Multi bike insurance

If you need to insure more than one motorcycle, a multi-bike insurance policy can save you money. Find out how it works.

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Just like car insurance, insurance for motorbikes can be pricey. One way to try and keep costs down is to cover multiple bikes on one policy. We’ve looked at how multi bike insurance works, what it includes and who can benefit.

What is multi bike insurance?

Multi bike cover is insurance for multiple bikes under one policy. It’s usually cheaper than taking out a separate policy for each bike, but can also have negative circumstances (like affecting the no claim bonus for all bikes if one has an accident).

What are the different types of multi bike insurance cover?

In most cases, you’ll be able to choose the same levels of cover on offer for standard motorcycle insurance policies:

  • Third party only. This is the minimum level of cover that all UK drivers are required to have by law. Often the cheapest option, it only protects you if you cause harm to other people or their property, and doesn’t protect your motorcycle against any type of damage.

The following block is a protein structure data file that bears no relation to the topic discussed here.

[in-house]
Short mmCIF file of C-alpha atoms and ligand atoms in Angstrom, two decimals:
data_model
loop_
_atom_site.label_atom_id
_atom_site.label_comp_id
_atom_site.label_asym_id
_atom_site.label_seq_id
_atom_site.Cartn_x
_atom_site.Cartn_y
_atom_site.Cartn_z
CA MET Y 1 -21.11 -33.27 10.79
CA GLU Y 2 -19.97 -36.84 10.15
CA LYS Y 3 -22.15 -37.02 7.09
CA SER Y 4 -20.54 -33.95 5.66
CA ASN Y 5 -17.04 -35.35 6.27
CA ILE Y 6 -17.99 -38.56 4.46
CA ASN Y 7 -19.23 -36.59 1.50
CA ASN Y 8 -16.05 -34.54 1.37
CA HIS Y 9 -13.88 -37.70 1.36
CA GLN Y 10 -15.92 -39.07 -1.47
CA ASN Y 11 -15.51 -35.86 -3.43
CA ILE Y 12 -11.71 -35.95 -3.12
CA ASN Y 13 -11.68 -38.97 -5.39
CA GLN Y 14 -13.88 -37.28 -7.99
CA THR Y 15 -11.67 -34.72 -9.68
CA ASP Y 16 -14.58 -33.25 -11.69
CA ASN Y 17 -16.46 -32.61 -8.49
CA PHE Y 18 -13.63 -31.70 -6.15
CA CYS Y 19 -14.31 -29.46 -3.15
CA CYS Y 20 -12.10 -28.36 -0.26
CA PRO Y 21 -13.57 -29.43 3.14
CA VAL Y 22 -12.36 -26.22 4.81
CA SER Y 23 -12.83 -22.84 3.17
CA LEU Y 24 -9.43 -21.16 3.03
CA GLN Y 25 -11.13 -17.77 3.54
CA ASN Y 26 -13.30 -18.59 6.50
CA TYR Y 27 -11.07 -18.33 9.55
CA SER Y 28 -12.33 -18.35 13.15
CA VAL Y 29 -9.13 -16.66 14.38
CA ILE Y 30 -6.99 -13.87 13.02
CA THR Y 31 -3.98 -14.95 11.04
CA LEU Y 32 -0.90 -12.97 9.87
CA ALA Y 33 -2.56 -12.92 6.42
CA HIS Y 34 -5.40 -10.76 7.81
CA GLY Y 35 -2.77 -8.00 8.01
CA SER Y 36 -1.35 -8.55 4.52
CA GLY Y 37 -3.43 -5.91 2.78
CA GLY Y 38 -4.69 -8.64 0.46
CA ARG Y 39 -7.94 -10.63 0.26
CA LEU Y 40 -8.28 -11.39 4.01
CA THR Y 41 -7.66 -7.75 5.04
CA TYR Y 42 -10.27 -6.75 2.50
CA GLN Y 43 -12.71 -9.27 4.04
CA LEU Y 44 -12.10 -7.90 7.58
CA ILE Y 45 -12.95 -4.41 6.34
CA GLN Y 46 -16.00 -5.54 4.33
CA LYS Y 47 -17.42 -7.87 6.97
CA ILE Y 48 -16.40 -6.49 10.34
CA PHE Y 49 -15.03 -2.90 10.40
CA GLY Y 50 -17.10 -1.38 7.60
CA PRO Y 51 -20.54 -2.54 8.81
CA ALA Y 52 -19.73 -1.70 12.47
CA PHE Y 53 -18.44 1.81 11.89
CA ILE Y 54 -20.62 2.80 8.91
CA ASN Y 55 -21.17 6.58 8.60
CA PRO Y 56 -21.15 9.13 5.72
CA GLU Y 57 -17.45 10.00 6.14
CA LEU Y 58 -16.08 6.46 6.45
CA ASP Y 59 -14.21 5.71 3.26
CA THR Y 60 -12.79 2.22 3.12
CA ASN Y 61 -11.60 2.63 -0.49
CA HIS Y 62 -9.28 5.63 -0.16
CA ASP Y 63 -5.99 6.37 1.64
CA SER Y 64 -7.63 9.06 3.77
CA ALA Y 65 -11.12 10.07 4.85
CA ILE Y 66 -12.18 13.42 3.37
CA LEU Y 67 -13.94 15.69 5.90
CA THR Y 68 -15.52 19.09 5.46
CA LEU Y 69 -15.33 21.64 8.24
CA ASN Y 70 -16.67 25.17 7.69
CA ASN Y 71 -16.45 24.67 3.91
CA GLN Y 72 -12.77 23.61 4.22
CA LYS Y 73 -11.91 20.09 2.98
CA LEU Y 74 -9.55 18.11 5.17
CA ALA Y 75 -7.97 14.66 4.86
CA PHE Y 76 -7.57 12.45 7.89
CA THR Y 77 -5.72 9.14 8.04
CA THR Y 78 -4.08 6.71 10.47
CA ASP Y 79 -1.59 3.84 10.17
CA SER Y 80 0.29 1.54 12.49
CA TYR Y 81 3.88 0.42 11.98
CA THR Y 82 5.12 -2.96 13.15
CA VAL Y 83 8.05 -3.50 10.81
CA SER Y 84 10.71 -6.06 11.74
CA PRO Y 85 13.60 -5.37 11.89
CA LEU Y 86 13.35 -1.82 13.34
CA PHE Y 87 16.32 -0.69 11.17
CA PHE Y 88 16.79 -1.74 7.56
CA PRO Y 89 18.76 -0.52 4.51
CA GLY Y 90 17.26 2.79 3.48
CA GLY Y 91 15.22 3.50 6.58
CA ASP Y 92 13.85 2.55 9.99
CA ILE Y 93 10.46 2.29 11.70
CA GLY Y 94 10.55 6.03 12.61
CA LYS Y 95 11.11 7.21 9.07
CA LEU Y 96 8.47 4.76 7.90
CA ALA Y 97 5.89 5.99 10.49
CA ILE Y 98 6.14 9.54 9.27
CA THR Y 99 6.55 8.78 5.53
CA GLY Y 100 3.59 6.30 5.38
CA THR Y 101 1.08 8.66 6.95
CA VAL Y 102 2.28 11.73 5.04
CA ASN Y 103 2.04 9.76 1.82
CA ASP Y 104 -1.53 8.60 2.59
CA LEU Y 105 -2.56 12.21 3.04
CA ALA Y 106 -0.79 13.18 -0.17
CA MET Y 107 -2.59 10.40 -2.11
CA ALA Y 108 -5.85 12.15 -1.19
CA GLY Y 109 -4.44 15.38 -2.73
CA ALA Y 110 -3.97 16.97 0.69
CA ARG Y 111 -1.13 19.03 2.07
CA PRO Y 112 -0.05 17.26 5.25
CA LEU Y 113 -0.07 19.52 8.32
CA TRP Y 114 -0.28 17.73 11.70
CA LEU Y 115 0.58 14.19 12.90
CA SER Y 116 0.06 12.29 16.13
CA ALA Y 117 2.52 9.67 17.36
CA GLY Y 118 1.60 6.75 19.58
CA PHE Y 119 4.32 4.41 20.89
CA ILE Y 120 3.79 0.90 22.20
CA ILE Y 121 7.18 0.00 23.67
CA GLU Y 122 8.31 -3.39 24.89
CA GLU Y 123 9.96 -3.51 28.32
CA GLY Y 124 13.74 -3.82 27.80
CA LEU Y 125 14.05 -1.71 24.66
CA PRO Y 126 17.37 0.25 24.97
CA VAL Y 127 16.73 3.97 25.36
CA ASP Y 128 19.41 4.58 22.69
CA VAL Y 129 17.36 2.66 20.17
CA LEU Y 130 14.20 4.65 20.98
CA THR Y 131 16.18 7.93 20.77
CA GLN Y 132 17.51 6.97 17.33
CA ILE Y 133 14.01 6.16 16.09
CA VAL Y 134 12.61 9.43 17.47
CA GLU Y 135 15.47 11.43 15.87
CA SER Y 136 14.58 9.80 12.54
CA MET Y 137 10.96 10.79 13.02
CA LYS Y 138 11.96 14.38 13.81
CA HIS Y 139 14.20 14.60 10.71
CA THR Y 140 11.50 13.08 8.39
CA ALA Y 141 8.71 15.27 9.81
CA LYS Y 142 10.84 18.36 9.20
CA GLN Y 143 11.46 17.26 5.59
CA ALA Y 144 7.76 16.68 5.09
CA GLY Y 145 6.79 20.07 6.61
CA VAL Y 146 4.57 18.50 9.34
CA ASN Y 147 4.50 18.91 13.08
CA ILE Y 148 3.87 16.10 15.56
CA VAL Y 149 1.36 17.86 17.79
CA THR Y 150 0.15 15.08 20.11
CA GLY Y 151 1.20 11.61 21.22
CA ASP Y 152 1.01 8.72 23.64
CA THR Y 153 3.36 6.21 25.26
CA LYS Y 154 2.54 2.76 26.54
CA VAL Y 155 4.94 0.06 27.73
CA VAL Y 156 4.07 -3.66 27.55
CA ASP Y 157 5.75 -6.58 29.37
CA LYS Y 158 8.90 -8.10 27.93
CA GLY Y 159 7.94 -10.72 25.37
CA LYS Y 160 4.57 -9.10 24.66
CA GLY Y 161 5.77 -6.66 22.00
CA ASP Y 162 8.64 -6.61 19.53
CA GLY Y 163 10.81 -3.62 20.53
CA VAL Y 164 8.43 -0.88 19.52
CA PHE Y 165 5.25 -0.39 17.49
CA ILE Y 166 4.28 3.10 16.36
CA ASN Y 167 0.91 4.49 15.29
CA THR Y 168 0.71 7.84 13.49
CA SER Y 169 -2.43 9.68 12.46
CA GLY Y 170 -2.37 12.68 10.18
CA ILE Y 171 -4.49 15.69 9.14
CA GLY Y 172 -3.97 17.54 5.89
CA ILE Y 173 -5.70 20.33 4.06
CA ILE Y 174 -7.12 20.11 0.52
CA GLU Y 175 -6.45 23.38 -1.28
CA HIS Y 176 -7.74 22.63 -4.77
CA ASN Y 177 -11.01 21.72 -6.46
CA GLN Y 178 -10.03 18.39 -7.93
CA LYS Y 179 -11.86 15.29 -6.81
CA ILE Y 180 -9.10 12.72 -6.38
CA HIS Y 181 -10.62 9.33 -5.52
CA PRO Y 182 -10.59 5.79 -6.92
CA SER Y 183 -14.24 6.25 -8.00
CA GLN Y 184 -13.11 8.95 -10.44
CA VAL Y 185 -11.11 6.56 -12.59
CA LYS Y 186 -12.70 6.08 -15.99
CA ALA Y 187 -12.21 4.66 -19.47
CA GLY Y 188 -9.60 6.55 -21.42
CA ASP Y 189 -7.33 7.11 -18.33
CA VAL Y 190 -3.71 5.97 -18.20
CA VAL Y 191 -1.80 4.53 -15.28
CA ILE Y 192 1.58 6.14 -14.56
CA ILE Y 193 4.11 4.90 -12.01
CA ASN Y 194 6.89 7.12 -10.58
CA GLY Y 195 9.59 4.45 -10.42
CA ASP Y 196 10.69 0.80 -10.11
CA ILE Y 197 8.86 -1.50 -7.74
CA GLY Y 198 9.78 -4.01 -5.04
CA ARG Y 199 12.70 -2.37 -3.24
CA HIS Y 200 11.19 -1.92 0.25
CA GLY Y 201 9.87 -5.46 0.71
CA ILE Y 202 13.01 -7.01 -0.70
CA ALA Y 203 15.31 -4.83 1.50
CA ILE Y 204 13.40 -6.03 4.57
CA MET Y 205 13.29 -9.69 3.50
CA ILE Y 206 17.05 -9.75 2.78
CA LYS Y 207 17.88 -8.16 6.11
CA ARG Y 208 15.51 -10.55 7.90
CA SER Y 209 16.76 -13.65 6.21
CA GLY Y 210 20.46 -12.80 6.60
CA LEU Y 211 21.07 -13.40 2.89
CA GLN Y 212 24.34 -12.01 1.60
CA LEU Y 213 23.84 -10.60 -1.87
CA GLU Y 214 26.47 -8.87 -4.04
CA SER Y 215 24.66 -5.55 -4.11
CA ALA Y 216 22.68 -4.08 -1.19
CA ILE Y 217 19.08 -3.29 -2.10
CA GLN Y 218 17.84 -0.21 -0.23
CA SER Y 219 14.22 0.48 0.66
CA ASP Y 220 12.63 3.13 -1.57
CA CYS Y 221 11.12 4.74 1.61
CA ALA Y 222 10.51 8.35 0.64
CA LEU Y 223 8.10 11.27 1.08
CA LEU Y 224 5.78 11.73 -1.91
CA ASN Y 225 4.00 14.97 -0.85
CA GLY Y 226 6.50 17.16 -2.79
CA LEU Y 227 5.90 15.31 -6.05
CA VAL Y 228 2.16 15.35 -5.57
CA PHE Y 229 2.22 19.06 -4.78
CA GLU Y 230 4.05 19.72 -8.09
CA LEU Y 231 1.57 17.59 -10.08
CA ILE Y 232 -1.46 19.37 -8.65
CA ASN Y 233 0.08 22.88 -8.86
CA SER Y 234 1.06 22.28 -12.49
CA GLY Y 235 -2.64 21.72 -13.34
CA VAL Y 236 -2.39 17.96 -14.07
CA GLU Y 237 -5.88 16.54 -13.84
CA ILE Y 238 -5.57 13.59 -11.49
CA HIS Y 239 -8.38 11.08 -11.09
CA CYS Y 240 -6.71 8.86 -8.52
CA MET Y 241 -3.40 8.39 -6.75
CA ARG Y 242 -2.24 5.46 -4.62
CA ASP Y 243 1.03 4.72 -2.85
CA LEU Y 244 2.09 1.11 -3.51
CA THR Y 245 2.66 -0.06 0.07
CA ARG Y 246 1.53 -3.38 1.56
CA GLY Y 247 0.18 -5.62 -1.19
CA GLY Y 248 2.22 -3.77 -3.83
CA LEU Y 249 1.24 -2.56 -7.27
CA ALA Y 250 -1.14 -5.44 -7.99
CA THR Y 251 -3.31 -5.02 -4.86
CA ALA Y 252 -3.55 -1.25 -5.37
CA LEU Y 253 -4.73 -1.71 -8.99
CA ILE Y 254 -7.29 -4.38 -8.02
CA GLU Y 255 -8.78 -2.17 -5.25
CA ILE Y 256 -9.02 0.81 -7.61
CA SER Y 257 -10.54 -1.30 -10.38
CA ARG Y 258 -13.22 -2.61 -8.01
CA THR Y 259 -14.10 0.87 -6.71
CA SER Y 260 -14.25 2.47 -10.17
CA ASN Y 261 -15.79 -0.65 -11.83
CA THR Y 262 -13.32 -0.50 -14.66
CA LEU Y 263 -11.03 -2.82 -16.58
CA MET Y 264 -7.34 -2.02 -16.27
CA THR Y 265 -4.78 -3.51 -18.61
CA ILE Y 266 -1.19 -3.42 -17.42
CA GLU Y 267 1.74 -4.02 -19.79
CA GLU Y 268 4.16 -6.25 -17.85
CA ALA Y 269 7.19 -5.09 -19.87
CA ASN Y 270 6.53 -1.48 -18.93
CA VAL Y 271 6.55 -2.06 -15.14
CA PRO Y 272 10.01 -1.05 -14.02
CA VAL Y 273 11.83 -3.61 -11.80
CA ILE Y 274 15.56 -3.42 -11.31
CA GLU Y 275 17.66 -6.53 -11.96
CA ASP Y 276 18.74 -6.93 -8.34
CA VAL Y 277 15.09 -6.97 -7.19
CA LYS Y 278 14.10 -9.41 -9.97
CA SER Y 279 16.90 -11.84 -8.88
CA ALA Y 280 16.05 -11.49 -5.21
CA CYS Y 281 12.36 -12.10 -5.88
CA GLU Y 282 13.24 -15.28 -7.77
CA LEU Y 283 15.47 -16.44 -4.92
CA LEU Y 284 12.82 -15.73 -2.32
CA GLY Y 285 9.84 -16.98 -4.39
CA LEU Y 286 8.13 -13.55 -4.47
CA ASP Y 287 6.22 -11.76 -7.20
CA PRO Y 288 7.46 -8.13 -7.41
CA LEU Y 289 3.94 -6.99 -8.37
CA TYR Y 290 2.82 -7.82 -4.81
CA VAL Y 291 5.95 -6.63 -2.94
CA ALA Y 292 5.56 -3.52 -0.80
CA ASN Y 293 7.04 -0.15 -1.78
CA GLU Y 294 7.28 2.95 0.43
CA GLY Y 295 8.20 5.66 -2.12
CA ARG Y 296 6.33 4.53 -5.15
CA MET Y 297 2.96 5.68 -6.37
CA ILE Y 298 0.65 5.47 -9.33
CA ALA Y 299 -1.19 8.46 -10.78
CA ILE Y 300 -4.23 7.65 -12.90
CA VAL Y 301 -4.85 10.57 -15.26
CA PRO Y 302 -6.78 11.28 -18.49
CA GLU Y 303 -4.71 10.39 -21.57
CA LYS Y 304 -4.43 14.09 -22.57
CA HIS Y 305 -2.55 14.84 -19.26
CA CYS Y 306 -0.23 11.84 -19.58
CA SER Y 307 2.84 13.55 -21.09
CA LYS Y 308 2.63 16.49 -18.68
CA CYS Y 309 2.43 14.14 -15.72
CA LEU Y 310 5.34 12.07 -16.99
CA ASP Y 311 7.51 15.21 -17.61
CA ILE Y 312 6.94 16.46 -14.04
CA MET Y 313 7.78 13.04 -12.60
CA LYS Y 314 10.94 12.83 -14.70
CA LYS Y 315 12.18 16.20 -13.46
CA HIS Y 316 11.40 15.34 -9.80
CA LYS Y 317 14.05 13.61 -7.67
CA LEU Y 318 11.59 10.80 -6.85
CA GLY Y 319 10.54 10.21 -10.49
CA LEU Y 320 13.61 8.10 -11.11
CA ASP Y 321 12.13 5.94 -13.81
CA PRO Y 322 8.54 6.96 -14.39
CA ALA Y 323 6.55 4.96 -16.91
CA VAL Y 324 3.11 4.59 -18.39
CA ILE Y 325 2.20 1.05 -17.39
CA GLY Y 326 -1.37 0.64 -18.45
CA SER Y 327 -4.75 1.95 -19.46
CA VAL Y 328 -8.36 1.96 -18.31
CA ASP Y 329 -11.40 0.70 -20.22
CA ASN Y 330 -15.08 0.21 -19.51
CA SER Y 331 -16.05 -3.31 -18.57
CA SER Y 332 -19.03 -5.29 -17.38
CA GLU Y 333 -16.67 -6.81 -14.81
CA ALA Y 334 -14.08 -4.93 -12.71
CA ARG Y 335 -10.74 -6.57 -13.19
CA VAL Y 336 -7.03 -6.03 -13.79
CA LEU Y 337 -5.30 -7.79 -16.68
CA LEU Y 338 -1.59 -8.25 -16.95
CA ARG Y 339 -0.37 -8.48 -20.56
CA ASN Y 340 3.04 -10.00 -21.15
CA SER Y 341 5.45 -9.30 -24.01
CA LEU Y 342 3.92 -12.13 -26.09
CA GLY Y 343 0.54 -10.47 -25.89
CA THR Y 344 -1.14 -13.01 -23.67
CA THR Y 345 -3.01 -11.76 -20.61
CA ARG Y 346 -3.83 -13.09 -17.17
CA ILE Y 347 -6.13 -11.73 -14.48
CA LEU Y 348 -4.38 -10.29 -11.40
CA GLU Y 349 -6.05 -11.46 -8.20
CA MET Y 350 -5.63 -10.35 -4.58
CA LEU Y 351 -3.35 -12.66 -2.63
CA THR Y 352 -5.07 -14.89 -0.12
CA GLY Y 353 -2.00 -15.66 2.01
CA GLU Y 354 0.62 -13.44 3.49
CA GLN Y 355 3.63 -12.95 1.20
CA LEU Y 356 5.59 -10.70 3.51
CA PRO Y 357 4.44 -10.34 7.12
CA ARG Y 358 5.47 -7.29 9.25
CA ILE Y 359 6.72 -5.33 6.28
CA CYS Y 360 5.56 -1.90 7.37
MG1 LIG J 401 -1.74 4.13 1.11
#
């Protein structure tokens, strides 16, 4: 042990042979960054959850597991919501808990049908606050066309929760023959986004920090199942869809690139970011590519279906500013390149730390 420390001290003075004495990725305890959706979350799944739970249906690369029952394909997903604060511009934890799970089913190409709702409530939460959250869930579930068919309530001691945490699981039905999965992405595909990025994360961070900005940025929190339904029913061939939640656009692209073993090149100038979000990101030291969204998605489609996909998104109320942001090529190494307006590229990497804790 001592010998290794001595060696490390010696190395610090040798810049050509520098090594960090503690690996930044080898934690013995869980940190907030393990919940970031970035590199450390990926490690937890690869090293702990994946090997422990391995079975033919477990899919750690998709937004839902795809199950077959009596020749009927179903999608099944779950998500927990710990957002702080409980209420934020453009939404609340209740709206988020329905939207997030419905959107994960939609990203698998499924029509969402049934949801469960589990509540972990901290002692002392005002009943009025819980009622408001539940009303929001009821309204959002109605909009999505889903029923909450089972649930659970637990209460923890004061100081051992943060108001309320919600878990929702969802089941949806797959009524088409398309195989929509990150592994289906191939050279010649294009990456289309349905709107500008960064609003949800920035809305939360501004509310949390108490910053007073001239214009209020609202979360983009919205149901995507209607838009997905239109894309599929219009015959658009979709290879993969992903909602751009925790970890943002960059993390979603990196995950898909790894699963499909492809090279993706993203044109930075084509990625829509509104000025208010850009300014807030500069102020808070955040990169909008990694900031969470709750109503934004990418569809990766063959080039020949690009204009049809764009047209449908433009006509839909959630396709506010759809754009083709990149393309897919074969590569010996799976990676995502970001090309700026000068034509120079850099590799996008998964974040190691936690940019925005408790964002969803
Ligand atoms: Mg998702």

• Third party, fire and theft. This policy offers all the same benefits as third party cover, as well as protection for your bike against fire and theft. It can be a good option if your motorbike is old and might not be worth repairing in case you have an accident.
  • Comprehensive. This is the most complete form of insurance you can get, so if you’re looking for top cover, this is the option for you. Specifications vary by provider, but comprehensive motorbike insurance covers you for most eventualities, except for those outlined in your policy exclusions.

What does multi motorcycle insurance cover?

Insurance for multiple bikes usually offers similar cover to standard policies. The exact specifications of the policy will vary by provider, but comprehensive insurance usually includes the following:

  • Repairs. Your insurer will pay out to fix eligible damage caused by an accident. Some policies also cover damage caused by vandalism.
  • Replacement. If your bike is lost or stolen and can’t be recovered, or is written-off following an accident, your insurer will provide a replacement.
  • Breakdown cover. Some policies include breakdown cover, which means your insurer will send help if your bike breaks down, or you might be able to claim for the cost of towing, repairing and delivering the bike back to you. For riding in Europe, check whether you’ll need an extra level of cover.